Stone-Industry in Palestine: Bridging the Gap between Environmental Sustainability and Economical Value
Publication Type
Original research

Stone -also referred to locally as ‘white gold’- is one of the most important
natural resources and one of the main extractive industries in Palestine. It
is one of many traditional industries with a long history of production and
a growing economic value. Despite its authenticity and high value, this
industry and its facilities, such as quarries, crushers, cutting firms and stone
workshops, are spreading randomly throughout the West Bank-Palestine,
thus posing a threat to both natural and built environments and negatively
impacting human health. This paper assessed these negative impacts
on the environment caused by the stone industry’s facilities in the West
Bank by developing a Reality Assessment Model using Geographic
Information Systems (GIS) which take into consideration stone industry
endemism. The model was also used to categorize the stone industry’s
facilities based on a comprehensive criteria. As a conclusion, a categorization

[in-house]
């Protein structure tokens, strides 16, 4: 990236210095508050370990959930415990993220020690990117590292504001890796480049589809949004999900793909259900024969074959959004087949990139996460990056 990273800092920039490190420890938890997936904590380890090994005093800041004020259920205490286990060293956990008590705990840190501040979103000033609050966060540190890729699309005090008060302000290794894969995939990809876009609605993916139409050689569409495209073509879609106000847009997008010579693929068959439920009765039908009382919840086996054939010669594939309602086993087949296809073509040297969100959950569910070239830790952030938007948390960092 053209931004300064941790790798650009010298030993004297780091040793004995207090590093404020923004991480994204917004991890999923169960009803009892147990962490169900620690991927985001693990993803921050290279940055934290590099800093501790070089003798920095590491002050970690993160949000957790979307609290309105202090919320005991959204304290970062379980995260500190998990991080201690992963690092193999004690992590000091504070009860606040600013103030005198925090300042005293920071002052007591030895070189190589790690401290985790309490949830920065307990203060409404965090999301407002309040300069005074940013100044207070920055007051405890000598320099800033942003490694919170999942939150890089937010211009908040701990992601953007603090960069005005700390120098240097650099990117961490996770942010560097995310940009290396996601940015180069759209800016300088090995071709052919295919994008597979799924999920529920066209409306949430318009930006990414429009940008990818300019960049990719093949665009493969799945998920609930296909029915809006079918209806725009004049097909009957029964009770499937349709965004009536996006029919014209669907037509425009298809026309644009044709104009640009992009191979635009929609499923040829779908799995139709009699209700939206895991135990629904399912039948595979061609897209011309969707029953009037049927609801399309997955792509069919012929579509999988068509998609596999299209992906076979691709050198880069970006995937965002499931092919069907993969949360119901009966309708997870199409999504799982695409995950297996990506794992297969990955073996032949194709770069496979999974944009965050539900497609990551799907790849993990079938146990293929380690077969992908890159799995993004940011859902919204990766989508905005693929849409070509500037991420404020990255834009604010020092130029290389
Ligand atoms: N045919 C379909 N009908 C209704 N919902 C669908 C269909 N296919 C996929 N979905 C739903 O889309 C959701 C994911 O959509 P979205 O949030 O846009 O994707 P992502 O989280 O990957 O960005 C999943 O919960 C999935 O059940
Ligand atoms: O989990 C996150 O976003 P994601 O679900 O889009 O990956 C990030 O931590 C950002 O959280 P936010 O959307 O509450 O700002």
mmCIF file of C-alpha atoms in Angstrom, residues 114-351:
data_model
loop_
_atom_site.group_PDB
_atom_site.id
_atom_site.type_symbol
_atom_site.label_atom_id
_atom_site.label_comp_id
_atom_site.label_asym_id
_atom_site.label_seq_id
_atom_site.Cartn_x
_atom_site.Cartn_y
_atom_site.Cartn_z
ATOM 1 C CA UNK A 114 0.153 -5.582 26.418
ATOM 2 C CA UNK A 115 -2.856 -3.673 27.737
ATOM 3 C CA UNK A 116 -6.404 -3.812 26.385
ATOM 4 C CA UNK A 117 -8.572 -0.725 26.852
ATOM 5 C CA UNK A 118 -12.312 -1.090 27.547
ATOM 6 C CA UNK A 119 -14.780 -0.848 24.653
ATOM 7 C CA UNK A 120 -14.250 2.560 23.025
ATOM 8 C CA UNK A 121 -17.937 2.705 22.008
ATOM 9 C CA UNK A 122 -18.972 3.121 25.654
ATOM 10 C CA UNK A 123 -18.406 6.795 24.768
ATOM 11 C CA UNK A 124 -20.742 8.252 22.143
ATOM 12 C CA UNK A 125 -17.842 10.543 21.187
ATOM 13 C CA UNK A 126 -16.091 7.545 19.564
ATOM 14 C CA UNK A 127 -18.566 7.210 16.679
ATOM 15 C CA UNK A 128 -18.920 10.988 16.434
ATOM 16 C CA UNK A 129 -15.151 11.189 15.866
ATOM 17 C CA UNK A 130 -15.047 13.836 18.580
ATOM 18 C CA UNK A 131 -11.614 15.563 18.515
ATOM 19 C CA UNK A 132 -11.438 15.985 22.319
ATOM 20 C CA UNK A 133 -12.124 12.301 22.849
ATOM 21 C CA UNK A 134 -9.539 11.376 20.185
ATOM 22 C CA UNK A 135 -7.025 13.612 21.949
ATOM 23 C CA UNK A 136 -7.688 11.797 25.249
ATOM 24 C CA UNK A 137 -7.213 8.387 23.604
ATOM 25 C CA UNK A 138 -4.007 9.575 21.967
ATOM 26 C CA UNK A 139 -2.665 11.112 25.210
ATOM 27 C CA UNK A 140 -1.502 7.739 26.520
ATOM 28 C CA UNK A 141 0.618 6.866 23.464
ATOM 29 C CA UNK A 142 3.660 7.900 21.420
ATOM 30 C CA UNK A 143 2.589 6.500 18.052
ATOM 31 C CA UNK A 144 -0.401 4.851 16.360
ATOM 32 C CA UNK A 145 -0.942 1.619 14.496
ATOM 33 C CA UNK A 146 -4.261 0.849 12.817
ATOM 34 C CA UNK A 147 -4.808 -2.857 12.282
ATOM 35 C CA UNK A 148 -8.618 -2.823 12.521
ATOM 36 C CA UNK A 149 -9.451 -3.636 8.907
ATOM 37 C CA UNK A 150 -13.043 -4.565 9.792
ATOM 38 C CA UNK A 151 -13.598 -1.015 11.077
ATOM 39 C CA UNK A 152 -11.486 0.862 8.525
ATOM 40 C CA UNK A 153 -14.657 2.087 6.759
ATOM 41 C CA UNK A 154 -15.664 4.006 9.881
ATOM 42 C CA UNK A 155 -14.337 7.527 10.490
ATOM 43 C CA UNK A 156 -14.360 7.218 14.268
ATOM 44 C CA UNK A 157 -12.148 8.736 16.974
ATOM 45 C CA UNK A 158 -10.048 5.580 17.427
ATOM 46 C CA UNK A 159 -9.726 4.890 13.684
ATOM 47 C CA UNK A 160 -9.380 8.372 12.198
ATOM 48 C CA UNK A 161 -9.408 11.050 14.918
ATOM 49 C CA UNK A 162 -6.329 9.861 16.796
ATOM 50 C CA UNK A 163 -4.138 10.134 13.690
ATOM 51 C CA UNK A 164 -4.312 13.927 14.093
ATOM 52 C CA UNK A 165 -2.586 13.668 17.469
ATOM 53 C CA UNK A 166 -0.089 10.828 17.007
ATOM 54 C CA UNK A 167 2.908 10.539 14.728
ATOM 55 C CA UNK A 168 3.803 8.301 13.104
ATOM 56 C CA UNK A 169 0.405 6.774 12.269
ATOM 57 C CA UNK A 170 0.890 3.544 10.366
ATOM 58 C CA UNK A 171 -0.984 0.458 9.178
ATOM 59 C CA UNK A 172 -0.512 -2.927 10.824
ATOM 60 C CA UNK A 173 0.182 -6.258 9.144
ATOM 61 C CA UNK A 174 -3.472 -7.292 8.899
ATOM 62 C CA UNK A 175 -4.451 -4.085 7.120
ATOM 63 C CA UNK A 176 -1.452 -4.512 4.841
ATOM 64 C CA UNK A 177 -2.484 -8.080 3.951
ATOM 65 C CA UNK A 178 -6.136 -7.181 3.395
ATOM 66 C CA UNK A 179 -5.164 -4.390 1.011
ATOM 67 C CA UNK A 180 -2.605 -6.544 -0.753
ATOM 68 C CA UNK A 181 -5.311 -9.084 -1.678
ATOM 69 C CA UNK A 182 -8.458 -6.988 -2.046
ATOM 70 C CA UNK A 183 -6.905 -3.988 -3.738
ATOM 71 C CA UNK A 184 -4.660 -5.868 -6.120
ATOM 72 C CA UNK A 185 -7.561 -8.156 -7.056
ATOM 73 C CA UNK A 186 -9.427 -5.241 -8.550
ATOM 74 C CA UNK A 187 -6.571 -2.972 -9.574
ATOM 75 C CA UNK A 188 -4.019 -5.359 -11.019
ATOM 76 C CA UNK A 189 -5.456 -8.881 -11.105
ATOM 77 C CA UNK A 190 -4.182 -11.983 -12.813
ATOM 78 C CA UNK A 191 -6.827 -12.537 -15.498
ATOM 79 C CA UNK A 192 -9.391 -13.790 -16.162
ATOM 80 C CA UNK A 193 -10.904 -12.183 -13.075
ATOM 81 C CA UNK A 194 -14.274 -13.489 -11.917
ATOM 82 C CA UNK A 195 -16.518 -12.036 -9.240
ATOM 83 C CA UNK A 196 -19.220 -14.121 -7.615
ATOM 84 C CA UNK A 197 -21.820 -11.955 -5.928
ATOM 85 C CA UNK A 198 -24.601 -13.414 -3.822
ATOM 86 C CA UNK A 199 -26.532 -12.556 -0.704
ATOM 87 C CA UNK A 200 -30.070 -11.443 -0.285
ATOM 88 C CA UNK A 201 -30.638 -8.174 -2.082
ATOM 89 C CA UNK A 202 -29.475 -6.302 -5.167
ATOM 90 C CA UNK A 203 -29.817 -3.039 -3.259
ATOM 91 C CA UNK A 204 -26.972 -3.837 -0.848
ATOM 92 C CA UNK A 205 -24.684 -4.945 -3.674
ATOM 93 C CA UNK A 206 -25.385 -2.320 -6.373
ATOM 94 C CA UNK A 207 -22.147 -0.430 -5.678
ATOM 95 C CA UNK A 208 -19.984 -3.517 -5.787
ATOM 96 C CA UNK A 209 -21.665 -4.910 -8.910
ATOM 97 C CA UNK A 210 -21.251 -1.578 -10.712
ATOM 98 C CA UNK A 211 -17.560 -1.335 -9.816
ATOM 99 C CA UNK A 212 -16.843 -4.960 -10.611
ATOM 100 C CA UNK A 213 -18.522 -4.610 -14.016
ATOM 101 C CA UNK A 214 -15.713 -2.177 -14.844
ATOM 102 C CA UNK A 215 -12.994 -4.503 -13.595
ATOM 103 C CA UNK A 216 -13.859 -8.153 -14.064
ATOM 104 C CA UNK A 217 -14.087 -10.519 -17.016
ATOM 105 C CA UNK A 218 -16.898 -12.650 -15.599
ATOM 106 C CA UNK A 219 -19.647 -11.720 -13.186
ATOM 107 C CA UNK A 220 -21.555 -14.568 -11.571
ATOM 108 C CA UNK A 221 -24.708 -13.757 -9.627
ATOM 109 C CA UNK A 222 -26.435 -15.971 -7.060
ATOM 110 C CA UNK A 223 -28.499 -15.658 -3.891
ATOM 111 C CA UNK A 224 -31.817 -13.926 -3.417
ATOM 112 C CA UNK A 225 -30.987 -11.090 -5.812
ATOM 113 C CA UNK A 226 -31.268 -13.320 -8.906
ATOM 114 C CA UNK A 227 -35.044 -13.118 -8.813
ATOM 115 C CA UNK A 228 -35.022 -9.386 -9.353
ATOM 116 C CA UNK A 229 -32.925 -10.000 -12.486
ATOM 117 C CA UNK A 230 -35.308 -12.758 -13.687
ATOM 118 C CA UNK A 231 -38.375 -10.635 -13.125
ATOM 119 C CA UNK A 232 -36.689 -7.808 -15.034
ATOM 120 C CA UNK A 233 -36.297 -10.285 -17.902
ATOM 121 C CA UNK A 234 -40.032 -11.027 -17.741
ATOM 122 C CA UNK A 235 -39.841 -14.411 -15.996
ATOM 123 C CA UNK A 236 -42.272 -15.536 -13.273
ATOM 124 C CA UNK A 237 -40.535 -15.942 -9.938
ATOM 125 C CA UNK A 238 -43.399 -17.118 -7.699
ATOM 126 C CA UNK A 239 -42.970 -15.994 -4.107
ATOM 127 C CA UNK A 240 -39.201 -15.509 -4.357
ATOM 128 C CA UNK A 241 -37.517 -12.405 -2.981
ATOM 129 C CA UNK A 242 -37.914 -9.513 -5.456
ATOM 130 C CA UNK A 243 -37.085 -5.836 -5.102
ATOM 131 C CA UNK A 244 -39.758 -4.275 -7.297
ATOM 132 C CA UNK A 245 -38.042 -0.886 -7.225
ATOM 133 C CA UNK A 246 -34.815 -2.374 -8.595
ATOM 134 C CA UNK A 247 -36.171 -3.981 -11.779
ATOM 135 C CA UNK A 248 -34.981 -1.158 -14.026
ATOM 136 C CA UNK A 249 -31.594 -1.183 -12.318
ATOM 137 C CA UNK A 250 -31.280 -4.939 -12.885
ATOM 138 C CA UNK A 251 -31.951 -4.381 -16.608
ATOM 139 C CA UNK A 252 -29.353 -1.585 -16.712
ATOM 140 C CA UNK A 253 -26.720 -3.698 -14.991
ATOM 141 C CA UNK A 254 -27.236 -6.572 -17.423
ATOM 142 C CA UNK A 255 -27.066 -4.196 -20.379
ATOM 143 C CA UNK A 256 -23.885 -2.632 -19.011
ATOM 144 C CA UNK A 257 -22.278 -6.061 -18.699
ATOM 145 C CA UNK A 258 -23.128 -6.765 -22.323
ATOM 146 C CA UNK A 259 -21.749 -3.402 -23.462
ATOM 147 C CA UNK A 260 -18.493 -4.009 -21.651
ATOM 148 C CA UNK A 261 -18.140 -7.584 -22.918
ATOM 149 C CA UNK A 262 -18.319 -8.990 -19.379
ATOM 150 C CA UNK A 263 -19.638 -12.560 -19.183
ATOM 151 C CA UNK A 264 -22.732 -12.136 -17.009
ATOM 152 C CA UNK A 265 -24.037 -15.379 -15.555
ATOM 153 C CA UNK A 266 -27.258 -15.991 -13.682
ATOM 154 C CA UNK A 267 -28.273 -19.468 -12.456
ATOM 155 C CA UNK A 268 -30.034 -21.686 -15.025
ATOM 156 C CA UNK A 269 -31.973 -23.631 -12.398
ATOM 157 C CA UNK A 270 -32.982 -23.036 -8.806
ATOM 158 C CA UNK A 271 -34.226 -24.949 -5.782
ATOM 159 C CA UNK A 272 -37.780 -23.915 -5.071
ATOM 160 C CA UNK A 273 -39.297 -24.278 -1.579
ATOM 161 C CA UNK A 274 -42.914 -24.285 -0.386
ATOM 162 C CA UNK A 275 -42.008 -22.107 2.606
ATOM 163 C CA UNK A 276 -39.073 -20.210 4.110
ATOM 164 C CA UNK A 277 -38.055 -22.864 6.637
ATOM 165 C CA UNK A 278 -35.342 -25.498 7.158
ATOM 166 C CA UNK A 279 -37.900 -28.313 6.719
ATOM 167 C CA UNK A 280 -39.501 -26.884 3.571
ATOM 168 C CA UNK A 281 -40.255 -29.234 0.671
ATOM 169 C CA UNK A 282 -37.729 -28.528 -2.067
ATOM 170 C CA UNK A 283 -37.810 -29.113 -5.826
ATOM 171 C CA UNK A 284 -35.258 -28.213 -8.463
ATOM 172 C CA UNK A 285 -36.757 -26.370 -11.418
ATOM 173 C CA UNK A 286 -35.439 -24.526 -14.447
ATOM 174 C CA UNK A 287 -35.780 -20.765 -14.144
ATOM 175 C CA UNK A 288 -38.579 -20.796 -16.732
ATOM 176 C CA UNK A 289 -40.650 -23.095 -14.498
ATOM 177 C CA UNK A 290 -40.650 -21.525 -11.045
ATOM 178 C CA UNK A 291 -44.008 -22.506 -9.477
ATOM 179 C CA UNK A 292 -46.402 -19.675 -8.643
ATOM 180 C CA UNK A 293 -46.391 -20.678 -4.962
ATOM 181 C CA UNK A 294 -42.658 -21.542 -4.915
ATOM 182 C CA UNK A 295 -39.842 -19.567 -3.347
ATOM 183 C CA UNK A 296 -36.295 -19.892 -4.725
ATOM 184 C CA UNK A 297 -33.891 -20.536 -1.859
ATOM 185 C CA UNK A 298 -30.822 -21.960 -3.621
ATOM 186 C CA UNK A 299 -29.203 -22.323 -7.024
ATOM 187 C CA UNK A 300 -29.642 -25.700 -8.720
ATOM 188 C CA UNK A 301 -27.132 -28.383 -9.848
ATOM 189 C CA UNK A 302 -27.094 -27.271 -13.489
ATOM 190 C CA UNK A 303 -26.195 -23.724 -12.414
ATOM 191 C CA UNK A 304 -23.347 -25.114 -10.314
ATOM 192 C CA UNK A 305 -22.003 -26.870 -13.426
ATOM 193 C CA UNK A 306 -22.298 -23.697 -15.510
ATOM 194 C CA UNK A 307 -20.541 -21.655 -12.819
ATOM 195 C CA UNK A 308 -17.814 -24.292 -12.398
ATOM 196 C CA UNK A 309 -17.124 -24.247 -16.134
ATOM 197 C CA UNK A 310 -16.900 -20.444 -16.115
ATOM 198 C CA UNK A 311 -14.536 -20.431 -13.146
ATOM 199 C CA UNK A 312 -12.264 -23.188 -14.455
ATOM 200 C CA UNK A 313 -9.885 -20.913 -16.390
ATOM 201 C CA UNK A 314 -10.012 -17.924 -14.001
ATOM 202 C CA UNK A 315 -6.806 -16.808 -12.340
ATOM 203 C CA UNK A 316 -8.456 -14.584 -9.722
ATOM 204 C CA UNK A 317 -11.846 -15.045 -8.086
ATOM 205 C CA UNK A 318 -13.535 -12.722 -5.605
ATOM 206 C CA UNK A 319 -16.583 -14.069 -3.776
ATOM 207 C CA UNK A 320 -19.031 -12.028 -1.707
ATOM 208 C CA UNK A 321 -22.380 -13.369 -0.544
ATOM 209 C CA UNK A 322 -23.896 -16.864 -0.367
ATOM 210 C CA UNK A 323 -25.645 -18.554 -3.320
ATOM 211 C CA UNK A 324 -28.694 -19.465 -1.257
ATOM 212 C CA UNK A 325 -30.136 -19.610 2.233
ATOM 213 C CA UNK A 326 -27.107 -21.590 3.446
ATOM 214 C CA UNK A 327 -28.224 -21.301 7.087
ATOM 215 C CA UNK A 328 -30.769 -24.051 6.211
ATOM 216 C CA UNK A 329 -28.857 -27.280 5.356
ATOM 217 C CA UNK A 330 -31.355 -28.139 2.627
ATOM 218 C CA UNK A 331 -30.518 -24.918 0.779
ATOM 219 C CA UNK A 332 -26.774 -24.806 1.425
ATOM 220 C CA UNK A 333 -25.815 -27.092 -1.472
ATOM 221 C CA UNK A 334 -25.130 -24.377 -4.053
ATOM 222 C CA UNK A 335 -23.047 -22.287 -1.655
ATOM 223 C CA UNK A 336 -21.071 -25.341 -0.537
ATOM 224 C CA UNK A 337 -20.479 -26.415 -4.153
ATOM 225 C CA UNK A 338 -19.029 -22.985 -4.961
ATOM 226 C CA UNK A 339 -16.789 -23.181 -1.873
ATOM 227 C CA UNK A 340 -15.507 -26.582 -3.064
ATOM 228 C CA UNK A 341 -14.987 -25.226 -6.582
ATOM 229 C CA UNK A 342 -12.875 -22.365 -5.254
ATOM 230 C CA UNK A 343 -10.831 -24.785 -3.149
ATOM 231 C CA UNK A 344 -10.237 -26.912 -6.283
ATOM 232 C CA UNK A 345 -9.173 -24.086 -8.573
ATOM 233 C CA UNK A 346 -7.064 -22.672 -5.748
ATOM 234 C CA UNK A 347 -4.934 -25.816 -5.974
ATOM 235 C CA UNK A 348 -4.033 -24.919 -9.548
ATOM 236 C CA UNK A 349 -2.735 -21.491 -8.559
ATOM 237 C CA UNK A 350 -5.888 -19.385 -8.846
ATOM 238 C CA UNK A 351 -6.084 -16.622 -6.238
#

of four levels (Level 1 to 4) based on their environmental impact and
land suitability. It is found that half of the various types of stone industry’s
facilities have a negative environmental impact that causes damage ranging
from medium to very high, while the other half do not cause significant
damage. Thus, the first-class facilities must be closed, second-class
facilities may be closed or remain if their negative impacts are reduced,
while both third-class and fourth-class facilities may be kept in their current
state by minimizing their major negative impact.

Papers in Applied Geography
Taylor and Francis group
Publisher Country
United Kingdom
Impact Factor
Publication Type
Both (Printed and Online)